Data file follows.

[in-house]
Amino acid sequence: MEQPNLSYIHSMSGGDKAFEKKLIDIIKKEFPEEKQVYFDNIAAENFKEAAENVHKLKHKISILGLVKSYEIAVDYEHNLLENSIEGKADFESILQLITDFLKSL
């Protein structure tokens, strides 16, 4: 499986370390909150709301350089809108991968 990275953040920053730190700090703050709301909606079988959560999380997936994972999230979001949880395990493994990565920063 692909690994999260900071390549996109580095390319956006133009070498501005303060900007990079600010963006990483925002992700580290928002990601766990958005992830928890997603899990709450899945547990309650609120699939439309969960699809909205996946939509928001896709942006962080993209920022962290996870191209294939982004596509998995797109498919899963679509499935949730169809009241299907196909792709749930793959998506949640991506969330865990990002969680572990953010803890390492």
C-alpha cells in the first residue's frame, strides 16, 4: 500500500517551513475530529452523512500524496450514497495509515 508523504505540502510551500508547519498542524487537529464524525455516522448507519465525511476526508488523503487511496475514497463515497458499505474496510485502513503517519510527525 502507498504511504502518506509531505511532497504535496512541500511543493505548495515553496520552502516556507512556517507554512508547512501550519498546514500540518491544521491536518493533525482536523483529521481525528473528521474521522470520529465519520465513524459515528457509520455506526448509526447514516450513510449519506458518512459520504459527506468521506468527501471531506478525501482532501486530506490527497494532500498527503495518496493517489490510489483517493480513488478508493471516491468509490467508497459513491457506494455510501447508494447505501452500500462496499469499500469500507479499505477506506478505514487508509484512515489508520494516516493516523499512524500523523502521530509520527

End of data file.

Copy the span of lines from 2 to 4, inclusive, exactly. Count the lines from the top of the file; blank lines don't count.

Amino acid sequence: MEQPNLSYIHSMSGGDKAFEKKLIDIIKKEFPEEKQVYFDNIAAENFKEAAENVHKLKHKISILGLVKSYEIAVDYEHNLLENSIEGKADFESILQLITDFLKSL
């Protein structure tokens, strides 16, 4: 499986370390909150709301350089809108991968 990275953040920053730190700090703050709301909606079988959560999380997936994972999230979001949880395990493994990565920063 692909690994999260900071390549996109580095390319956006133009070498501005303060900007990079600010963006990483925002992700580290928002990601766990958005992830928890997603899990709450899945547990309650609120699939439309969960699809909205996946939509928001896709942006962080993209920022962290996870191209294939982004596509998995797109498919899963679509499935949730169809009241299907196909792709749930793959998506949640991506969330865990990002969680572990953010803890390492």
C-alpha cells in the first residue's frame, strides 16, 4: 500500500517551513475530529452523512500524496450514497495509515 508523504505540502510551500508547519498542524487537529464524525455516522448507519465525511476526508488523503487511496475514497463515497458499505474496510485502513503517519510527525 502507498504511504502518506509531505511532497504535496512541500511543493505548495515553496520552502516556507512556517507554512508547512501550519498546514500540518491544521491536518493533525482536523483529521481525528473528521474521522470520529465519520465513524459515528457509520455506526448509526447514516450513510449519506458518512459520504459527506468521506468527501471531506478525501482532501486530506490527497494532500498527503495518496493517489490510489483517493480513488478508493471516491468509490467508497459513491457506494455510501447508494447505501452500500462496499469499500469500507479499505477506506478505514487508509484512515489508520494516516493516523499512524500523523502521530509520527